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Lilli de Jong: A Novel
by Janet Benton

Published: 2018-07-10T00:0
Paperback : 352 pages
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Library Journal Best Historical Fiction 2017

“A powerful, authentic voice for a generation of women whose struggles were erased from history—a heart-smashing debut that completely satisfies.” —Jamie Ford, New York Times bestselling author of Hotel on the Corner of Bitter and ...

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Introduction

Library Journal Best Historical Fiction 2017

“A powerful, authentic voice for a generation of women whose struggles were erased from history—a heart-smashing debut that completely satisfies.” —Jamie Ford, New York Times bestselling author of Hotel on the Corner of Bitter and Sweet

Philadelphia, 1883. Twenty-three-year-old Lilli de Jong is pregnant and alone—abandoned by her lover and banished from her Quaker home. She gives birth at a charity for wronged women, planning to give up the baby. But the power of their bond sets her on a completely unexpected path. Unwed mothers in 1883 face staggering prejudice, yet Lilli refuses to give up her baby girl. Instead, she braves moral condemnation and financial ruin in a quest to keep the two of them alive.

Lilli confides this story to her diary as it unfolds, taking readers from a charity for unwed mothers to a wealthy family’s home and onto the streets of a burgeoning American city. Her story offers a rare and harrowing view into a time when a mother’s milk is crucial for infant survival. Written with startling intimacy and compassion, this accomplished novel is both a rich historical depiction and a testament to the saving force of a woman’s love.

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Excerpt

1883. Third Month 16??Some moments set my heart on fire, and that’s when language seems the smallest. Yet precisely these bursts of feeling make me long to write. I sit now in a high-walled courtyard, amid the green smells and slanted light of early spring, with that familiar burning in my heart. I’ll need to destroy these pages before returning home, but no matter; for the first time since Mother’s death, words come to me.??I’ve lost more than I’ve gained since Mother died last year, when I was but twenty-two. Yet I wish to tell of some good things. This small courtyard with its carved stone bench, for instance, which fast becomes my refuge. For with spring upon us, there is such a wellness in the out of doors. Crocuses peer from the melting snow. Budding trees sweeten the air with their exhalations. If I were at home, I’d have turned the soil in our kitchen garden today, and planted radish and lettuce seeds besides. For supper, I’d have made a soup from the hardy kale and onions that survived the winter. ... view entire excerpt...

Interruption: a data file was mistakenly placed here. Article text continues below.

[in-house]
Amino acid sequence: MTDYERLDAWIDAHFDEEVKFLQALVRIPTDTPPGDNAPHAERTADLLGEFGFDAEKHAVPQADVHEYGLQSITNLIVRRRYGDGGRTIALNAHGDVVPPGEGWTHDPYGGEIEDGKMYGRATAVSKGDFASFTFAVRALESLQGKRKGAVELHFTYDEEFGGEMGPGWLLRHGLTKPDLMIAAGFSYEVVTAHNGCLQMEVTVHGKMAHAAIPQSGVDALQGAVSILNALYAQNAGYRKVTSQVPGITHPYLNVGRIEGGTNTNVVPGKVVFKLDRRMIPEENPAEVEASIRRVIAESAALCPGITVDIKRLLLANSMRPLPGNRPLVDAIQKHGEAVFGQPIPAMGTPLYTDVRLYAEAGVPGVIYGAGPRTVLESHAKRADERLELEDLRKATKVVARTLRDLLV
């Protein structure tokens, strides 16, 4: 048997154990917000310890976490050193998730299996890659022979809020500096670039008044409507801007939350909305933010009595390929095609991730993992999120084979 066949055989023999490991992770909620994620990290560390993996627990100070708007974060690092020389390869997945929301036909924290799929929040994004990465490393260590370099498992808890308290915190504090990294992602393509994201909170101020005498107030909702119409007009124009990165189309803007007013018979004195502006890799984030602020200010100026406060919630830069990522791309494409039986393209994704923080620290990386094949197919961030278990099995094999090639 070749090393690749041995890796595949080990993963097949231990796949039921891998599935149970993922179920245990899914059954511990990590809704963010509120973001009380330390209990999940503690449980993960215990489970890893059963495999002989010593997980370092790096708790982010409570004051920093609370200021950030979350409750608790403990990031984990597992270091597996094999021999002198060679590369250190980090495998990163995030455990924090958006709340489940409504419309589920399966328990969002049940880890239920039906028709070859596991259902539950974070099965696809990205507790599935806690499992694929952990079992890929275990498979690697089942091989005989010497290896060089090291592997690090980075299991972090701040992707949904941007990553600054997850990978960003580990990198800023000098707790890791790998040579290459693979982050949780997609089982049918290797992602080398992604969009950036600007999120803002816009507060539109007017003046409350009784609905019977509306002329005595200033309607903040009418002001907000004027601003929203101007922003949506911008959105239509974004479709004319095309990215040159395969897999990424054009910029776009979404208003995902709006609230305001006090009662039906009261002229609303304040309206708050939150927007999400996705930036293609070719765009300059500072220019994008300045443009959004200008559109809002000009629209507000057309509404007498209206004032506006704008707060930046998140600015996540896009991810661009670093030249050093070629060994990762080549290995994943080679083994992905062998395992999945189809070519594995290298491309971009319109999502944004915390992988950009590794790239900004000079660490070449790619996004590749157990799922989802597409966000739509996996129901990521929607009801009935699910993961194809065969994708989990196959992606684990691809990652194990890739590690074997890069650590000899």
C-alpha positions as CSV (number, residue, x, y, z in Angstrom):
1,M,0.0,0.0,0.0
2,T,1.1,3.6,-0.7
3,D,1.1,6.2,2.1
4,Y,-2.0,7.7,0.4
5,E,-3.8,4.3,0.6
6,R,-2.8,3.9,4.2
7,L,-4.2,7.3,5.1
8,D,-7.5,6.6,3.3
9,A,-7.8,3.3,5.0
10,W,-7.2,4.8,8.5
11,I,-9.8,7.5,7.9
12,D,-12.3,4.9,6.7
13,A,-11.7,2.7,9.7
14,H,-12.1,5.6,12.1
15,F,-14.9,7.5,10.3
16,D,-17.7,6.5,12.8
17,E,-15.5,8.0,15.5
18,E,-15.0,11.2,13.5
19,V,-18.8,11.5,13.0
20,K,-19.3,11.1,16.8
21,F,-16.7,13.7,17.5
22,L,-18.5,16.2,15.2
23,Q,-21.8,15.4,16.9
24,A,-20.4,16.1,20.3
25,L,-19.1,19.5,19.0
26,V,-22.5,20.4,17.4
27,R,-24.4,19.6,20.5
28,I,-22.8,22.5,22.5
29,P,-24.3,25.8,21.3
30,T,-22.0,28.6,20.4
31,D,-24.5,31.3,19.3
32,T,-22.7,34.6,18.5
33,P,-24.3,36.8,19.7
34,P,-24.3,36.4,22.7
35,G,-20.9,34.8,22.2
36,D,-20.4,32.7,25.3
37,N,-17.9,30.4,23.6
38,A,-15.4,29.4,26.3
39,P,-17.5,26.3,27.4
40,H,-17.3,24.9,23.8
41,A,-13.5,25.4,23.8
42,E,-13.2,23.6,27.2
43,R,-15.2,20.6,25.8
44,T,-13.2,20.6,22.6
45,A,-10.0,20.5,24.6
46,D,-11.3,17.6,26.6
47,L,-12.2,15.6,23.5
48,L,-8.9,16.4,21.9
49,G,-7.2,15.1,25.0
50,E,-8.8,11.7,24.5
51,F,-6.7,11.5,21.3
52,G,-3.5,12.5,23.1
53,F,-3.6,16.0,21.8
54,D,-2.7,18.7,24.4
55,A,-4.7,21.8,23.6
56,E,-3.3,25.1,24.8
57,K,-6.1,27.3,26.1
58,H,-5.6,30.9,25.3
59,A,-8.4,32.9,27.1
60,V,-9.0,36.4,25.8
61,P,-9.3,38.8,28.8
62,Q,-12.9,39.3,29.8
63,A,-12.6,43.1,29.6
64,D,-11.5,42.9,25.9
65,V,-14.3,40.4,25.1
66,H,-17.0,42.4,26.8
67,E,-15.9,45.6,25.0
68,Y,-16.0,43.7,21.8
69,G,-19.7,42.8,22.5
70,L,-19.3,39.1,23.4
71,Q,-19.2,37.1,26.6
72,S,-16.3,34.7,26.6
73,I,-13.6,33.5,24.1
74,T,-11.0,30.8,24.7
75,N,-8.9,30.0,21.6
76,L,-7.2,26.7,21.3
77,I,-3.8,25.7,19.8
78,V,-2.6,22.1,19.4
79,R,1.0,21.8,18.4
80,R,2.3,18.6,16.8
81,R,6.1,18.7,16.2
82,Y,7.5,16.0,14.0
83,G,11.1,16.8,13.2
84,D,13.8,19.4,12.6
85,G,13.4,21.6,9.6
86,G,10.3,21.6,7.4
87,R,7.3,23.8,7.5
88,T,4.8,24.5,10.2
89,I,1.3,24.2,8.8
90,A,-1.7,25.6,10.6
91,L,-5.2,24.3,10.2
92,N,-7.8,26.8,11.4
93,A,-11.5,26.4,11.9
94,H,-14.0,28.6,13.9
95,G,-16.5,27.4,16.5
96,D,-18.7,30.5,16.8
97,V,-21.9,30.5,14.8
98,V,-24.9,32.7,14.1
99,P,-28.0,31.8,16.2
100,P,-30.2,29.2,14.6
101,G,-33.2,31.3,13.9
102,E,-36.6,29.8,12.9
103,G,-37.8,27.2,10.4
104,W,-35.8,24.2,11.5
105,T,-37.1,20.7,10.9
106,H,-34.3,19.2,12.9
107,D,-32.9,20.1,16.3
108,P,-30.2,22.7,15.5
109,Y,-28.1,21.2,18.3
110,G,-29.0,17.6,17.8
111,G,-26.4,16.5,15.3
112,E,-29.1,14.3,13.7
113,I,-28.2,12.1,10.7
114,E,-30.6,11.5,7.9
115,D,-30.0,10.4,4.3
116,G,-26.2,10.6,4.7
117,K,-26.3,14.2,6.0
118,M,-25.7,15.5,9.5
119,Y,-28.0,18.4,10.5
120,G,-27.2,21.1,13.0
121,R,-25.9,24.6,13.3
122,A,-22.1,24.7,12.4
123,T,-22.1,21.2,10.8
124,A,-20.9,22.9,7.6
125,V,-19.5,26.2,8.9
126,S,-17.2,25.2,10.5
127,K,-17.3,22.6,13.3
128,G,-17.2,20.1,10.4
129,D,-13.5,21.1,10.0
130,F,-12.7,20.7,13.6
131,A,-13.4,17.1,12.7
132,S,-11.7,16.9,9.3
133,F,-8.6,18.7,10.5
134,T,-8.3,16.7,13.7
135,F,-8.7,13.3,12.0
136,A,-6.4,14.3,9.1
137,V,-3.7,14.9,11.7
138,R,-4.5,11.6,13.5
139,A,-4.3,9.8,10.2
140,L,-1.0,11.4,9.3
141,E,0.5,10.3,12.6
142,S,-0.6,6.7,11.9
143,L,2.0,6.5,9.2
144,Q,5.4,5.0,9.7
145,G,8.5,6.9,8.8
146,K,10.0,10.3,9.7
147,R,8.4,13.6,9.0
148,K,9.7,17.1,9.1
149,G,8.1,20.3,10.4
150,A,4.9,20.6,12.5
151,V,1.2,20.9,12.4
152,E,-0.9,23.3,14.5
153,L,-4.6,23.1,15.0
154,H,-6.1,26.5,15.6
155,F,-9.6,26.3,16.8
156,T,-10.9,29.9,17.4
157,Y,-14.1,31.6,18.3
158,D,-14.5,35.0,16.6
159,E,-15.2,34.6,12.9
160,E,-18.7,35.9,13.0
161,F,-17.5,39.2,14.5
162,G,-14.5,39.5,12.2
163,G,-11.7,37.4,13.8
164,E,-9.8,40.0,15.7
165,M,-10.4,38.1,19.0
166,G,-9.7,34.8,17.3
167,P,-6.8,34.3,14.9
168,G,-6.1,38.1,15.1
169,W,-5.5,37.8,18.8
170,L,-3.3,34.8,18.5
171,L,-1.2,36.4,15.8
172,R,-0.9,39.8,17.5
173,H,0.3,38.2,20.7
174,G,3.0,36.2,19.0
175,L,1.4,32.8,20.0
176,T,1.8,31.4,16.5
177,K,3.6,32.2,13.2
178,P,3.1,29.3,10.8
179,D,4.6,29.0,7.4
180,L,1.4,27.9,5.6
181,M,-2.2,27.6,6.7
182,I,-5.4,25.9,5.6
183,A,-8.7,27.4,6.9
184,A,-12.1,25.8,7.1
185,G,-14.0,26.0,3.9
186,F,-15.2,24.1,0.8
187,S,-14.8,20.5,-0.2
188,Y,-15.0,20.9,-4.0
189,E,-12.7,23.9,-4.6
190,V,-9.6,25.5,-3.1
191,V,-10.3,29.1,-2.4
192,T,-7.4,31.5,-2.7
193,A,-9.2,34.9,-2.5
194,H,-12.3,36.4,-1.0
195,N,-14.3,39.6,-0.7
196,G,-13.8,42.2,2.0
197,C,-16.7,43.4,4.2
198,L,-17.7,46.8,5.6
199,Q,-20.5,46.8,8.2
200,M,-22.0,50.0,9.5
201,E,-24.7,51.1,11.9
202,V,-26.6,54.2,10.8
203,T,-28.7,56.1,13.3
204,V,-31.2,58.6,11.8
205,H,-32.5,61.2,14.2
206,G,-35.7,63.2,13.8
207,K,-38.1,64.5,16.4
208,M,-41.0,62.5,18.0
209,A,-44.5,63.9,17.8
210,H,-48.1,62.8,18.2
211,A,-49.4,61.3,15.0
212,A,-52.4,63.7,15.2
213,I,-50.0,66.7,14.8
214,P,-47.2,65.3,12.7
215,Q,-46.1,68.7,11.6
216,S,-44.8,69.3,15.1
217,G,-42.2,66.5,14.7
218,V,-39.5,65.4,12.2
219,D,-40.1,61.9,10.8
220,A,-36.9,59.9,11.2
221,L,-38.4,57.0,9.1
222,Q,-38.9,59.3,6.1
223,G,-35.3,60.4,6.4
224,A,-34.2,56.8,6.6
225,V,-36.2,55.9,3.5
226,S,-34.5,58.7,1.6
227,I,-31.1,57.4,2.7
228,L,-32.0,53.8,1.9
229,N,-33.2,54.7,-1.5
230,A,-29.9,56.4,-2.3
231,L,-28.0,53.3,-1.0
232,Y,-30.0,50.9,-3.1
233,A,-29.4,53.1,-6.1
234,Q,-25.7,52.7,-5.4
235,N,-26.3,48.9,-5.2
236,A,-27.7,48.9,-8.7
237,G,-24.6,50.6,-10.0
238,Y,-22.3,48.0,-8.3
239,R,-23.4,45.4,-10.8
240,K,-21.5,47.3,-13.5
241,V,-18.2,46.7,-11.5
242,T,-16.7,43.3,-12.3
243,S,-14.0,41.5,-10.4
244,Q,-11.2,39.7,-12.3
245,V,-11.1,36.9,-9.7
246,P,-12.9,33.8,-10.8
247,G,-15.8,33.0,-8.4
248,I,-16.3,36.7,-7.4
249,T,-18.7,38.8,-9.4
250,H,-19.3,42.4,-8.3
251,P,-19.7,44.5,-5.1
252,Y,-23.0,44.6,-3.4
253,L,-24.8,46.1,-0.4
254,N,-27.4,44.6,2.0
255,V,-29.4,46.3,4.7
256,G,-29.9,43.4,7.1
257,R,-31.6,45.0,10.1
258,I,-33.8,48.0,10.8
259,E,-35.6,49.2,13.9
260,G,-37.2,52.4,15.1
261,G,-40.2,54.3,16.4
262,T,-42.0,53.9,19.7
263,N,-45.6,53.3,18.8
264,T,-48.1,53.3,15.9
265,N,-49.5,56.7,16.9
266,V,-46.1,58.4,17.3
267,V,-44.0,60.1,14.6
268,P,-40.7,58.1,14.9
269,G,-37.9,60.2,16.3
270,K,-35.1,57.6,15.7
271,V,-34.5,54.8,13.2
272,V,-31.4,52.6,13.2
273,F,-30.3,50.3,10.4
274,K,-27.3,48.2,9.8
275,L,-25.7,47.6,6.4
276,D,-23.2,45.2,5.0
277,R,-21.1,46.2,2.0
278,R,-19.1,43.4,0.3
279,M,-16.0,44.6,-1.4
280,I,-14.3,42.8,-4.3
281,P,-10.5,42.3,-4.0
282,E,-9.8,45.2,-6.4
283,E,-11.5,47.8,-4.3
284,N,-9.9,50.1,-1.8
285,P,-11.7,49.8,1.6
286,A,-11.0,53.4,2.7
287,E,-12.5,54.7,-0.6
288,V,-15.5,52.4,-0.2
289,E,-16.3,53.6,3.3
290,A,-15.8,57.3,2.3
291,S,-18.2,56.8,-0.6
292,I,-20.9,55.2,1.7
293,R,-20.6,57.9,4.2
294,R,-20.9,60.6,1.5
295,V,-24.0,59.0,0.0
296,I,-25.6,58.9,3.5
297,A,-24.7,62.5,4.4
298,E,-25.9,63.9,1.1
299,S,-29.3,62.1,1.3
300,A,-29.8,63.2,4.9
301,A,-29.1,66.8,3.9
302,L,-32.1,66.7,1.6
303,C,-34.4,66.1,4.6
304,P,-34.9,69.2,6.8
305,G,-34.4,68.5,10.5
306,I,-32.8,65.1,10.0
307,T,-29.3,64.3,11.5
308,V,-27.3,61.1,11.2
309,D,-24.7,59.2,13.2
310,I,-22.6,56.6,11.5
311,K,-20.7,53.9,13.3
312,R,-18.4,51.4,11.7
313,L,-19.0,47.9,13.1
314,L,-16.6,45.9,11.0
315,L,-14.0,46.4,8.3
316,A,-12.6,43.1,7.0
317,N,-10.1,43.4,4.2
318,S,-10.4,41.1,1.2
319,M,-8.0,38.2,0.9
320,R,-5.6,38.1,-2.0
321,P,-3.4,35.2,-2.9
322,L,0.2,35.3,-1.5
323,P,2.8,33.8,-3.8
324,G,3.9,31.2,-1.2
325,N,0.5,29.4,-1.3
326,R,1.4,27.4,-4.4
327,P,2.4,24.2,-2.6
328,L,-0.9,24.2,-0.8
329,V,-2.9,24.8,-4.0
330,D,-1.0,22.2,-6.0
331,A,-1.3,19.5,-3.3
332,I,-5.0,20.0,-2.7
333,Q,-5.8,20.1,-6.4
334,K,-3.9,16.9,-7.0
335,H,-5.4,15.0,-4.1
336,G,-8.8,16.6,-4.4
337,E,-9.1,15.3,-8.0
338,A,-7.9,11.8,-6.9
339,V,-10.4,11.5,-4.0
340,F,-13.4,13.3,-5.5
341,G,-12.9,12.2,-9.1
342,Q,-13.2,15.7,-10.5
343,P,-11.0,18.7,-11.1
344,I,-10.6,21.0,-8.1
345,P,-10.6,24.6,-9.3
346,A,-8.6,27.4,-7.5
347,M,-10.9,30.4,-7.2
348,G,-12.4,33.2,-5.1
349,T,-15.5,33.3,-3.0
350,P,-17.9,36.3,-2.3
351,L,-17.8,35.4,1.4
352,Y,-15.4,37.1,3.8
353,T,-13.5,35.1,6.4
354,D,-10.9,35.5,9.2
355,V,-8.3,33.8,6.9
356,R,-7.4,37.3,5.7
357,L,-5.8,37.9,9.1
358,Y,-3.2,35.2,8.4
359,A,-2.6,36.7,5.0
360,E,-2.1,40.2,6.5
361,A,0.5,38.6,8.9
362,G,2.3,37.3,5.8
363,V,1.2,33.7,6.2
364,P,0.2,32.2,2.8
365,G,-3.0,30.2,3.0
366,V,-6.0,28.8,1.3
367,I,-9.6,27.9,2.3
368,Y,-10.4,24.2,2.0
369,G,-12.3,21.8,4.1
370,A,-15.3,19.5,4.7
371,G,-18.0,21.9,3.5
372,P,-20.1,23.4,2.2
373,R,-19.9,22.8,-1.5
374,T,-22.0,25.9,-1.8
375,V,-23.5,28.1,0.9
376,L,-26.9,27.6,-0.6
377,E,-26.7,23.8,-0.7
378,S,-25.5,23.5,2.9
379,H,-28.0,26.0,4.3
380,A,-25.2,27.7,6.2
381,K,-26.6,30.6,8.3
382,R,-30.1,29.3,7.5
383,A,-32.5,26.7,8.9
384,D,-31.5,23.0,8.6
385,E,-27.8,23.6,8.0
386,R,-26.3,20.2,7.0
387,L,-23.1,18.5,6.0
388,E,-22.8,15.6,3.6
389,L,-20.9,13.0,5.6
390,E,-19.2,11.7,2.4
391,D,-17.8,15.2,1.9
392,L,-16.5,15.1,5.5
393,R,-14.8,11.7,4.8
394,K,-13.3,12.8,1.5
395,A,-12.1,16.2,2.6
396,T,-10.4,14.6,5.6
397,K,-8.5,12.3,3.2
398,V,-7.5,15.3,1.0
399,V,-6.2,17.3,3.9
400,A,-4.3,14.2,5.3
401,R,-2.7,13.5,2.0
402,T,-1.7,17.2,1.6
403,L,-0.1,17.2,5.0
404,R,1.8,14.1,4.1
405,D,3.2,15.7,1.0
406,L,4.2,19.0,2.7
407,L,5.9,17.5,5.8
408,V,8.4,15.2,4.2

Discussion Questions

1. How do you think Lilli’s story might be different or the same if it was set today?
2. What did you not know before about wet nursing, homes for unwed mothers in the 1800s, and/or early Quakers?
3. What did you think of Clementina? What might have motivated her behavior?
4. What other characters interested or touched you?
5. If you read the Author’s Note, were you surprised at how much of the story was true to its time and place?

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